Understanding Your Loved Ones Depression and Anxiety
One of the most famous movie lines from 2019 was, “The worst part about having a mental illness is people expect you to behave as if you don’t (Joker, 2019)”.
That quote resonated with many people, because it stands true. We are all expected to wake up and put on our best mask to get through the day. Companies even have the motto of “leave your problems at home”. Yet, when are people who are suffering from depression and anxiety allowed to put their mask away and authentically be themselves? No filters, no fake laughs, and no endless small talk to get through every painful interaction.
Before I became a mental health practitioner, I was uncomfortable with people crying around me, not because I did not want them to express their emotions, it is because I did not know how to deal with it. I was uncomfortable sitting with someone while they were in pain, because I did not know how to fix it or what to say. Oftentimes, I would try to make a light joke to get them to laugh, sometimes it worked and other times, it did not. As I learned, what I found was that people who are hurting do not want someone to fix their pain, they just want to be seen for what they are going through. People want to finally be able to put their mask away and be authentic. They want to be able to say:
“I am not fine today”
“My depression is really bad today”
“I am suffering from anxiety”
When people become vulnerable with us, we may get scared and naturally want to fix everything. We may respond with:
“Oh, you will be okay”
“Just calm down, everything will be okay”
“You just need to relax and stop overthinking”
Although, those phrases may seem helpful, they are dismissive of your loved one’s reality. Trust me, they want to be okay. They want to be able to calm down. They want to relax. If they could, they would not have a mental illness. These individuals tend to suffer in silence, because they do not feel heard or seen by the people, they love the most.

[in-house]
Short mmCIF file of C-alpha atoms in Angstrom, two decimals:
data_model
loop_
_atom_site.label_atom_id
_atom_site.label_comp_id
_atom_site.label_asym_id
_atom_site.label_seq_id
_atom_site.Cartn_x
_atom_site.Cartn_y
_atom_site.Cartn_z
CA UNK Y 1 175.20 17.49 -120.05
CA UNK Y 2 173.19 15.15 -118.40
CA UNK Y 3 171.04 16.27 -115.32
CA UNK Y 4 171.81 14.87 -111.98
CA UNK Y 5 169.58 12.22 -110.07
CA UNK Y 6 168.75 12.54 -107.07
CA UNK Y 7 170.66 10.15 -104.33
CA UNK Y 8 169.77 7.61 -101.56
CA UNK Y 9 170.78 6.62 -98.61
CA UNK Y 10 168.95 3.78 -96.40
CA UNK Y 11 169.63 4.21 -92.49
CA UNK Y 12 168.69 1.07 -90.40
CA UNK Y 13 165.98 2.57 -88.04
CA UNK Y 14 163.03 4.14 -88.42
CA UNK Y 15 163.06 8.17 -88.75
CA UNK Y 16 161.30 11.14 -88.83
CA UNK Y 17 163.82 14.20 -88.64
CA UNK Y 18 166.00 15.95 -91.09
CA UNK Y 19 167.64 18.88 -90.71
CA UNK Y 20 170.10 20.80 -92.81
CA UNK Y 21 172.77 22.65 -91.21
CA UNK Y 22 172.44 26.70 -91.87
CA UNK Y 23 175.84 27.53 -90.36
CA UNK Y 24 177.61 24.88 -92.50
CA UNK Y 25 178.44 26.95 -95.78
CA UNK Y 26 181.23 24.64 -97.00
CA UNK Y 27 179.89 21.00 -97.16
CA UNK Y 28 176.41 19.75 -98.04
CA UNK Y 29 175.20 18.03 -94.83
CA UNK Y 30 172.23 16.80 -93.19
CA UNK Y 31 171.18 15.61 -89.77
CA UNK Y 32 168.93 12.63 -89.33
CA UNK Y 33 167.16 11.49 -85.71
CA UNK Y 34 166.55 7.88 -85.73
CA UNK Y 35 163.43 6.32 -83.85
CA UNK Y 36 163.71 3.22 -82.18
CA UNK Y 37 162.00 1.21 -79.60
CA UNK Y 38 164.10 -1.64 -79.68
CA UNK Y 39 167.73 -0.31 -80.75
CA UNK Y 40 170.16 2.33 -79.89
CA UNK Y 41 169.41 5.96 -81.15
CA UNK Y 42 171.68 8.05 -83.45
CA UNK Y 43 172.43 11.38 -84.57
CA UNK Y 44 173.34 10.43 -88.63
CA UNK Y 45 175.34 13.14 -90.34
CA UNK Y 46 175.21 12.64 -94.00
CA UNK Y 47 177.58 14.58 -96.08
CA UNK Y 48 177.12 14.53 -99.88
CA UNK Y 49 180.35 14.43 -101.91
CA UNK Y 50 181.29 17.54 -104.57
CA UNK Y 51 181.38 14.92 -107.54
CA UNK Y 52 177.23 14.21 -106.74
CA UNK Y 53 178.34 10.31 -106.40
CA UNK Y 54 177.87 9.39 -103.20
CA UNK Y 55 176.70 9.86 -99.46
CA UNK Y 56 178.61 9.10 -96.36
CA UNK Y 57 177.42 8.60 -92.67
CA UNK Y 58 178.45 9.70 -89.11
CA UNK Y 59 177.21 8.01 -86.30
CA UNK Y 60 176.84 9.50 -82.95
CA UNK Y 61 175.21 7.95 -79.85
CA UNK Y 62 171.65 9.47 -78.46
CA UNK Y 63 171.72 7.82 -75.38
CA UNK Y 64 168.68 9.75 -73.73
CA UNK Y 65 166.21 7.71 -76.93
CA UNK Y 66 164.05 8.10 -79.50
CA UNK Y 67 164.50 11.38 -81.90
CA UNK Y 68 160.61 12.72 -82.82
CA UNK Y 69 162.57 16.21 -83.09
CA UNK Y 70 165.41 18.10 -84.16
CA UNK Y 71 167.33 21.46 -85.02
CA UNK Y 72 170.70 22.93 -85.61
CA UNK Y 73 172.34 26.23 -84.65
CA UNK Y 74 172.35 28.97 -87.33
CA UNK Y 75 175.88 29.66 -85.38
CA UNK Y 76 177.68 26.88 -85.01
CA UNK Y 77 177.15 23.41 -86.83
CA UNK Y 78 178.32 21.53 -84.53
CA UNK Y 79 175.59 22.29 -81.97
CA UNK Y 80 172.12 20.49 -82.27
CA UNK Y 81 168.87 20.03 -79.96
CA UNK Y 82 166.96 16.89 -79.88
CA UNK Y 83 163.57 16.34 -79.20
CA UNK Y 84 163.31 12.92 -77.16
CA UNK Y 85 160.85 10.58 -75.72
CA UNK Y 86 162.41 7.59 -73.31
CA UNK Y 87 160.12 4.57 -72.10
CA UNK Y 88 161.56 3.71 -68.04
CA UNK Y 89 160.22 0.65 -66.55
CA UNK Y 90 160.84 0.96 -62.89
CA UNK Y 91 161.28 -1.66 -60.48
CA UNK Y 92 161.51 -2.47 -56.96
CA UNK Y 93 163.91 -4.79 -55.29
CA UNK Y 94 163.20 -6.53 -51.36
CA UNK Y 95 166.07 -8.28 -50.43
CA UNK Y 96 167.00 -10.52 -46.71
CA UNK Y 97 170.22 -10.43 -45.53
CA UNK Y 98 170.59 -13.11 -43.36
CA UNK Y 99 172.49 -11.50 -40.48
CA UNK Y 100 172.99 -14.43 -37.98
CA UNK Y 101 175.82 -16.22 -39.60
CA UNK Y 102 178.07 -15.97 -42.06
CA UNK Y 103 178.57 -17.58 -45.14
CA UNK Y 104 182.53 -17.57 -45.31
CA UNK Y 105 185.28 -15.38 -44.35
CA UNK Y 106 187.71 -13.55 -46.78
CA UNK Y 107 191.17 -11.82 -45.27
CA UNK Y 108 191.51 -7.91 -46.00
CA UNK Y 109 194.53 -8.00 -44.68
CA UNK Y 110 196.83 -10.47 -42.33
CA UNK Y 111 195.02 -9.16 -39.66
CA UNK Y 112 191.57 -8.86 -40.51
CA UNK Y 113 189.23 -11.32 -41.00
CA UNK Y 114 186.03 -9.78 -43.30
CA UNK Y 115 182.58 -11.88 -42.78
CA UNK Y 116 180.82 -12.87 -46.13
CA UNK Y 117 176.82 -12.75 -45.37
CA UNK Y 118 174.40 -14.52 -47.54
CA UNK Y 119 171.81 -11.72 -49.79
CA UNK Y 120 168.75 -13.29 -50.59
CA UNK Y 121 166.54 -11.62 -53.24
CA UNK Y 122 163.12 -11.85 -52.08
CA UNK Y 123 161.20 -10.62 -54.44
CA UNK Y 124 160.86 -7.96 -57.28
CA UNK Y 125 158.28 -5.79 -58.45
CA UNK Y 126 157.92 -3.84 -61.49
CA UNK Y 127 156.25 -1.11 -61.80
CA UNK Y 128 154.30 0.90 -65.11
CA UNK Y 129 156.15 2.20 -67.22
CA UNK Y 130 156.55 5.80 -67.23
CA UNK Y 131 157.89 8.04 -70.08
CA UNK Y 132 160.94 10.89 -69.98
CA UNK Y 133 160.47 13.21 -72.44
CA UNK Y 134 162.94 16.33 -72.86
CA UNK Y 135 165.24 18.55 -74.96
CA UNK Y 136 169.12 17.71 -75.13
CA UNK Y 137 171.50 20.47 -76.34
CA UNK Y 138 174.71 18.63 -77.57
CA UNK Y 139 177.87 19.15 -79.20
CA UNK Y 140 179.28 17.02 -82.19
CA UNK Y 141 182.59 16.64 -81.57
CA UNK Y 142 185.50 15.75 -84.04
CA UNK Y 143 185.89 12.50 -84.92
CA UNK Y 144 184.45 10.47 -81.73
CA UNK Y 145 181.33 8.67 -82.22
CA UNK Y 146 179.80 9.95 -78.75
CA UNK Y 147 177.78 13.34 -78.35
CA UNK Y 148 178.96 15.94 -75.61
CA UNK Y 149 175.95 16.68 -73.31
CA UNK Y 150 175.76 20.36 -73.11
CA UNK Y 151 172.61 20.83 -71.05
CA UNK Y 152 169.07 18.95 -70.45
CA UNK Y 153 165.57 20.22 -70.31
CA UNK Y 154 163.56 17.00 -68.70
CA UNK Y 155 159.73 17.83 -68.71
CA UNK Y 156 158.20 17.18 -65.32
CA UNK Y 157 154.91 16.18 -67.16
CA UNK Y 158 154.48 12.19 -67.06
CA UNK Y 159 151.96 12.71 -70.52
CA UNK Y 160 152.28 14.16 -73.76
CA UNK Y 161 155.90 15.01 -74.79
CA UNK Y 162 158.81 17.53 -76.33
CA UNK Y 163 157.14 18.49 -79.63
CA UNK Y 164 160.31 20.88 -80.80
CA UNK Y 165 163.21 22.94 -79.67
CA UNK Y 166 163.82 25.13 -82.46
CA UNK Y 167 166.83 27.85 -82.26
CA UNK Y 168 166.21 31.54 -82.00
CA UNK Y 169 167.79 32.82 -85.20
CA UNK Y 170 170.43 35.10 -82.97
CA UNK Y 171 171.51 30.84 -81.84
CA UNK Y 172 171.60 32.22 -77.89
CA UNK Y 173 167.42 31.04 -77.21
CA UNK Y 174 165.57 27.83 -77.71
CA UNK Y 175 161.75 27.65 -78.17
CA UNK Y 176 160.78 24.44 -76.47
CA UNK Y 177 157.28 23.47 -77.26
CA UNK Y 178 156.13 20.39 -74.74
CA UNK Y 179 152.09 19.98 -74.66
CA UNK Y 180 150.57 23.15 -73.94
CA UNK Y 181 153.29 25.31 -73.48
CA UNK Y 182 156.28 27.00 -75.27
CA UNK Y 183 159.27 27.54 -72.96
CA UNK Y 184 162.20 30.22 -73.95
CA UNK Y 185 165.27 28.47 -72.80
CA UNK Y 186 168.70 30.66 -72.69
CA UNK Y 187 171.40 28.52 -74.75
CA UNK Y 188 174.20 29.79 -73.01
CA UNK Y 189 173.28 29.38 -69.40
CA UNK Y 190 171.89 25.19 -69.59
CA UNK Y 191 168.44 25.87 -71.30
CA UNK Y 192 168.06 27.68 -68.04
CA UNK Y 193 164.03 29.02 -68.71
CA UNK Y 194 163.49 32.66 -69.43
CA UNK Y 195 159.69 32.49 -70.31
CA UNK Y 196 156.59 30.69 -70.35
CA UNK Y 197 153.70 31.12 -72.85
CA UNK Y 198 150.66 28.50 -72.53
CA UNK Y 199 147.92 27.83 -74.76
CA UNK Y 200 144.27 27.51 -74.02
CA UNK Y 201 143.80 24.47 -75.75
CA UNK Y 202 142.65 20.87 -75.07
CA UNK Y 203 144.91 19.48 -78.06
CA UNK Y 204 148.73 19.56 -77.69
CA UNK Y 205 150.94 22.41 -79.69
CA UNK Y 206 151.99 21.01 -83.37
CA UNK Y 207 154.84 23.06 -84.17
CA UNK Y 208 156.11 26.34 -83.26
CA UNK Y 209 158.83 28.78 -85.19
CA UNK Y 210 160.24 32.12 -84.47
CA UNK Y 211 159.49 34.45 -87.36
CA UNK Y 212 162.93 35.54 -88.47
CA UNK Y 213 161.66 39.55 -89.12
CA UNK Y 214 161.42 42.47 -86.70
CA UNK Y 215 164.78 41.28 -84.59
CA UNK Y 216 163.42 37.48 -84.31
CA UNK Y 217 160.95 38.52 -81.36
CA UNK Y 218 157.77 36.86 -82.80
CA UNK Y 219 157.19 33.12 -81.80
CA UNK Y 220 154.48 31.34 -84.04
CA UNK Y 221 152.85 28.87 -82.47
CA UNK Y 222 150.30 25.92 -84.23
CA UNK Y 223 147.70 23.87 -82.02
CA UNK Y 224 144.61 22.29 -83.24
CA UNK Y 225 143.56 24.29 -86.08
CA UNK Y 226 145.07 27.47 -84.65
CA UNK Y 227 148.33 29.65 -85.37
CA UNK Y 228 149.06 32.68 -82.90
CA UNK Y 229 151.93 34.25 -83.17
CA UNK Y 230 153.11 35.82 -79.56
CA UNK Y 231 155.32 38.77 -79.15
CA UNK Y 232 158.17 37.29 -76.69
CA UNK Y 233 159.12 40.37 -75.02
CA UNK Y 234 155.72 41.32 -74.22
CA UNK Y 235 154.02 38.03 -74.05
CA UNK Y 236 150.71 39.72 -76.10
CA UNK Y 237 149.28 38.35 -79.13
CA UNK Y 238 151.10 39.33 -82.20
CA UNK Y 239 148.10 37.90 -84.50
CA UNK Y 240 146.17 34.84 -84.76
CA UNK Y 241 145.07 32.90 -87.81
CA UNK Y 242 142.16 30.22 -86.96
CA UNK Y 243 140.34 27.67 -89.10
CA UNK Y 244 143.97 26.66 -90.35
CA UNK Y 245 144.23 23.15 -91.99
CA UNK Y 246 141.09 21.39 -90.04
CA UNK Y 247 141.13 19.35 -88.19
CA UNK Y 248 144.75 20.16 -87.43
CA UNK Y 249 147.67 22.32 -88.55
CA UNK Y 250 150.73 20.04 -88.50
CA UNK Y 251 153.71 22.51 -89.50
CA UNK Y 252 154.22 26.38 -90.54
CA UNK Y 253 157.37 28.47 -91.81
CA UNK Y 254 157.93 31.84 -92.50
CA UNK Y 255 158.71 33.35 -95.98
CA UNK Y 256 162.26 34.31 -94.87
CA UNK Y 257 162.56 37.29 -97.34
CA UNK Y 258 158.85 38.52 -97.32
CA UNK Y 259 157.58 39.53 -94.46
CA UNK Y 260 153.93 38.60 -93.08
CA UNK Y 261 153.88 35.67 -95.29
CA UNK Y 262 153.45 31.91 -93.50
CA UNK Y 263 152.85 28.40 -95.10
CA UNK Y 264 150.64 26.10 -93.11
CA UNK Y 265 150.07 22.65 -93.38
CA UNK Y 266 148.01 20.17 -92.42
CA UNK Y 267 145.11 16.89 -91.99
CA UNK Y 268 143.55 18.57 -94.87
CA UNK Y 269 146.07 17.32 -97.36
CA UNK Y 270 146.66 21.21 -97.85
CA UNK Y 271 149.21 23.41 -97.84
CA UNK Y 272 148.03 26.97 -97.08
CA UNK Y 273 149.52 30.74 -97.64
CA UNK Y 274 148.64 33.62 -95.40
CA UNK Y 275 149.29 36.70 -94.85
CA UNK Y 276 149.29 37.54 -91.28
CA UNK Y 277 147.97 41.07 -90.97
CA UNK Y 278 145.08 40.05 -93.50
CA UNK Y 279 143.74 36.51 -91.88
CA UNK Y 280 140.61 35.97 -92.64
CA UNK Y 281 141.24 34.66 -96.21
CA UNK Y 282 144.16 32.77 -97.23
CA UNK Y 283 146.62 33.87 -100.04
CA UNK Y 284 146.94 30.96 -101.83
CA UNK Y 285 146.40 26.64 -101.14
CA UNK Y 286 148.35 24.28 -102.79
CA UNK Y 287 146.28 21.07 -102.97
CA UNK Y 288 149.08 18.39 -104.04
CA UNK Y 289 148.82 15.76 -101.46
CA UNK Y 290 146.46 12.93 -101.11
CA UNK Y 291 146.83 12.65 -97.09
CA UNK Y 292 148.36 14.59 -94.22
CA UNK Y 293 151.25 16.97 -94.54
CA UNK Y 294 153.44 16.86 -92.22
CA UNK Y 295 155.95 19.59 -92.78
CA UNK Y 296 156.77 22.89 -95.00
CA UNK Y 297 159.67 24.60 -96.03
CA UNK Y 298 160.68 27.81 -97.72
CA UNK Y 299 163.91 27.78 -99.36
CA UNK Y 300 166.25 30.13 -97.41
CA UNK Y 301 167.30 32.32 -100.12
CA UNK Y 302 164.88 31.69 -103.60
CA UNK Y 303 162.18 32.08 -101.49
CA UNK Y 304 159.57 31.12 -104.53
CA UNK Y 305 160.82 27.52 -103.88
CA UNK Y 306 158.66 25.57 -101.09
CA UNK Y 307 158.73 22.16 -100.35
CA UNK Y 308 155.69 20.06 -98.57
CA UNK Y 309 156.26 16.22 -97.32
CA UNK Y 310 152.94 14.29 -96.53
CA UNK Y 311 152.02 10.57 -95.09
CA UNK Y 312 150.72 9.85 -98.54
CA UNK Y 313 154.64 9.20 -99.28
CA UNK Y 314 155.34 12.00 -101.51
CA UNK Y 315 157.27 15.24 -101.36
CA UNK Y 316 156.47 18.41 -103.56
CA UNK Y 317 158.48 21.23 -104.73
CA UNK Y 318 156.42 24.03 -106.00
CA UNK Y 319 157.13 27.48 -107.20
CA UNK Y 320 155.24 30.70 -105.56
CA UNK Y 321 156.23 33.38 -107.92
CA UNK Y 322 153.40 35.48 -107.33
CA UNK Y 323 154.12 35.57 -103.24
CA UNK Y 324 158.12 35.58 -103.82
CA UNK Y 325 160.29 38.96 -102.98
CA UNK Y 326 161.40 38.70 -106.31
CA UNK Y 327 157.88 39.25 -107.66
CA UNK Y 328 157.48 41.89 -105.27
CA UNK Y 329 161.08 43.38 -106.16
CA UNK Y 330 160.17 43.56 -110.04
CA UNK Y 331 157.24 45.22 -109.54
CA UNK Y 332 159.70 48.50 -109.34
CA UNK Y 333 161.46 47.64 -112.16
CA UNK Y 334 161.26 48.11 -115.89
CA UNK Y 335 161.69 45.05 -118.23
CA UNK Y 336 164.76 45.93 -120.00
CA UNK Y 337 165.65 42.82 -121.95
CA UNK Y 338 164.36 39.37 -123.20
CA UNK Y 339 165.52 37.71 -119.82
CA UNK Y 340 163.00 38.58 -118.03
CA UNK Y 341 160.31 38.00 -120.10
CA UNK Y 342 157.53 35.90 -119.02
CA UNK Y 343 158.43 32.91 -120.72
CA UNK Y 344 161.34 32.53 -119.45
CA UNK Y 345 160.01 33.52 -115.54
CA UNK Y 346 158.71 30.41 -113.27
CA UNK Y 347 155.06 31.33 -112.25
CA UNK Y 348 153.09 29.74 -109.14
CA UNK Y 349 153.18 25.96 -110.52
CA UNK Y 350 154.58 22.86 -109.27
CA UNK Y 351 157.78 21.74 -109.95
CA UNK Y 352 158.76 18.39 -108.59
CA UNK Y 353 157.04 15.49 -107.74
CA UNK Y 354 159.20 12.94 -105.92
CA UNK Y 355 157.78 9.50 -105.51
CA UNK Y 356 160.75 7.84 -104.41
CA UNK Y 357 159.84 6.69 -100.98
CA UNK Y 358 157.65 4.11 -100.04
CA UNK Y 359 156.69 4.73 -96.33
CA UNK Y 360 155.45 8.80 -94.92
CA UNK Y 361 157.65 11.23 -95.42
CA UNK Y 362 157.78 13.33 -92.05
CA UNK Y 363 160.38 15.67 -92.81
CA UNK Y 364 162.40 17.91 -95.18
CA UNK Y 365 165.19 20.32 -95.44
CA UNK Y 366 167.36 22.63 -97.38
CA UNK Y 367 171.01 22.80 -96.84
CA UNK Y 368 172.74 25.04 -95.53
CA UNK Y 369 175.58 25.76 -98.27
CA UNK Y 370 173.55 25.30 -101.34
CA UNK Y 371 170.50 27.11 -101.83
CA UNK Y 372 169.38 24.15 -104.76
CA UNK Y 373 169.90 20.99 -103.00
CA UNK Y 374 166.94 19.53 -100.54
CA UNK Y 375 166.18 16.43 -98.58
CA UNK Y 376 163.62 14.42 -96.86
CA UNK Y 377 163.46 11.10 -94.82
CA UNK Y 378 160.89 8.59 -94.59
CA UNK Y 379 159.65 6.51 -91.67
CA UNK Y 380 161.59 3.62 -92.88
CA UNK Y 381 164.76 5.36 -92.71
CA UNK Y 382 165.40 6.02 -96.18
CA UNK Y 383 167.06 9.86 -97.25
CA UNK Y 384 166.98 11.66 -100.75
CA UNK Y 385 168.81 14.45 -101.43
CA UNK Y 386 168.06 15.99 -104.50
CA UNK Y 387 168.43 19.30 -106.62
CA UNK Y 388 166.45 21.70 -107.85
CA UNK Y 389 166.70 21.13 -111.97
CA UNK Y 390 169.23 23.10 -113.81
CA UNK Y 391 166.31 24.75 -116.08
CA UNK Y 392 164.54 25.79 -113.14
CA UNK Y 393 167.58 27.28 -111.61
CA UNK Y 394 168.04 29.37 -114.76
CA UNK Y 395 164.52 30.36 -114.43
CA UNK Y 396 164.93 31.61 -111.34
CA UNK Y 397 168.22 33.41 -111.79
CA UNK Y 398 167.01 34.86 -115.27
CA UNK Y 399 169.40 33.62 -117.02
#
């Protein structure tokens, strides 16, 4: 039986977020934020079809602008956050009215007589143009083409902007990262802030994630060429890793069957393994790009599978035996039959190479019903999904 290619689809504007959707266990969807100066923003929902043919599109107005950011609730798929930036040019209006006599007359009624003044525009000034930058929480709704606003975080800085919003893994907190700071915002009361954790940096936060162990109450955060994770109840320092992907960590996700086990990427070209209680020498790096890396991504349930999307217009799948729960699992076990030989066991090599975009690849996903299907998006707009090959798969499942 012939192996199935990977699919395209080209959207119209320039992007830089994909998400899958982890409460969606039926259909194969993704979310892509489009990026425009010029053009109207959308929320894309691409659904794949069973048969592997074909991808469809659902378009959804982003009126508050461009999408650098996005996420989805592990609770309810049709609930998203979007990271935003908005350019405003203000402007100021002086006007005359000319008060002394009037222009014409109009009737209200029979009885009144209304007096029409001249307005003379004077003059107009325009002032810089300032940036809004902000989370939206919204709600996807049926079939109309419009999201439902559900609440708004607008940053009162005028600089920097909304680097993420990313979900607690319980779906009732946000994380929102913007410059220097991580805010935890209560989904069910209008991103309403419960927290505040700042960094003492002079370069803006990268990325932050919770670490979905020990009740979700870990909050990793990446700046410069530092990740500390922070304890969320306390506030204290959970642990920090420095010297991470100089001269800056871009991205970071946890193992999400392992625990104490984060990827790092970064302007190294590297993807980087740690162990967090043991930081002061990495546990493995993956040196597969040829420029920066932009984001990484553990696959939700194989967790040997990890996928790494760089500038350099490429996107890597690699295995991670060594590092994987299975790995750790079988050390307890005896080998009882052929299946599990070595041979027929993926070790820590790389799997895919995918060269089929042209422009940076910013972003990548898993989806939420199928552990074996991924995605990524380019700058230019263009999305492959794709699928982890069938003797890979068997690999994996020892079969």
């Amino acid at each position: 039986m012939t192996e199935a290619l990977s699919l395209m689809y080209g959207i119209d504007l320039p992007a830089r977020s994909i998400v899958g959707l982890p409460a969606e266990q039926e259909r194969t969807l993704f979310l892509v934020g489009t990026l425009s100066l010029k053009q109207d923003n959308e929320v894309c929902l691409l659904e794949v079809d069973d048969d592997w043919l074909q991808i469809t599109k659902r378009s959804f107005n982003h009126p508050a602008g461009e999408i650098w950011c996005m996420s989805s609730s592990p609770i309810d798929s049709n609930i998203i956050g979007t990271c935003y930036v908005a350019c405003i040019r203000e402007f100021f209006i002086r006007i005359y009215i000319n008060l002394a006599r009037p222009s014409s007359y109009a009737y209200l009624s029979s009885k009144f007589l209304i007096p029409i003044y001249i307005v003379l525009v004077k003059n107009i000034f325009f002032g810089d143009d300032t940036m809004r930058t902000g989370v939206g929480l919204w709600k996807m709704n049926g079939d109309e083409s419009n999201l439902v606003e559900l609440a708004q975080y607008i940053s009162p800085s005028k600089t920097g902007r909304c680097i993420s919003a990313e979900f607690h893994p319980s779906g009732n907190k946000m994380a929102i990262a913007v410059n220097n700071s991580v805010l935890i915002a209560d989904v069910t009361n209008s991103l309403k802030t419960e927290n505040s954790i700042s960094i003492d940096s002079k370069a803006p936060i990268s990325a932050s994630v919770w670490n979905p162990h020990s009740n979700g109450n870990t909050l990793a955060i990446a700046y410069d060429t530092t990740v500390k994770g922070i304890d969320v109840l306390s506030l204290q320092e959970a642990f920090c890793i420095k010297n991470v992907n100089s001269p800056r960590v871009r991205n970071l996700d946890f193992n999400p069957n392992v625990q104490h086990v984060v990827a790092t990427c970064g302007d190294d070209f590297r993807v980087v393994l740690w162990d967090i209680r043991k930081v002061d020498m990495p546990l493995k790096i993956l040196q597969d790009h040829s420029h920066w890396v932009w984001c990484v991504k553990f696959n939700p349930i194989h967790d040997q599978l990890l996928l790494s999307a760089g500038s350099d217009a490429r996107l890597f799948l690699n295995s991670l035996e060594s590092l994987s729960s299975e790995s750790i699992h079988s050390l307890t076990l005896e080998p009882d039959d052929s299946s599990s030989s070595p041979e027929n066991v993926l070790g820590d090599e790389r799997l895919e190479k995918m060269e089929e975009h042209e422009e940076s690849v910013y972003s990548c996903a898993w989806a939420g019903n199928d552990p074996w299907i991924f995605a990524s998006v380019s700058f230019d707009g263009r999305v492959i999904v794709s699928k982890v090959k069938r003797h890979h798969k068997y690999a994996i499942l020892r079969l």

Imagine a scenario where a person tells a doctor that they have been in an accident and cannot feel their arms, and the doctor says, “Well, have you tried moving them?” That would be asinine! Yet, people treat anxiety and depression just like that; they try to explain away the symptoms. We have to learn to be able to sit with other people’s pain. Yes, it is uncomfortable, and it can be awkward, but we all deserve to be seen.
Instead of trying to fix it and make yourself comfortable, try these phrases next:
“What can I do to help?”
“Have you eaten anything today?”
“Do you need me to get you anything”
“May I give you a hug?”
“Can we pray together”
You can even just be present. They may not want to talk; they may just want to watch television; pull up a seat and watch television with them. People with depression tend to forget to eat, ask if you can bring food or cook them something. People with anxiety tend to over rationalize, do grounding techniques with them and just listen. Offer to attend a therapy session with them or go for a walk.
Most importantly, just be present. After a while, putting on a mask is exhausting, it takes mental effort to convince yourself you are happy when you know you are not. Let them feel like they do not have to put on their mask around you.
Arianna Crum, PLMHP, MPH, MSW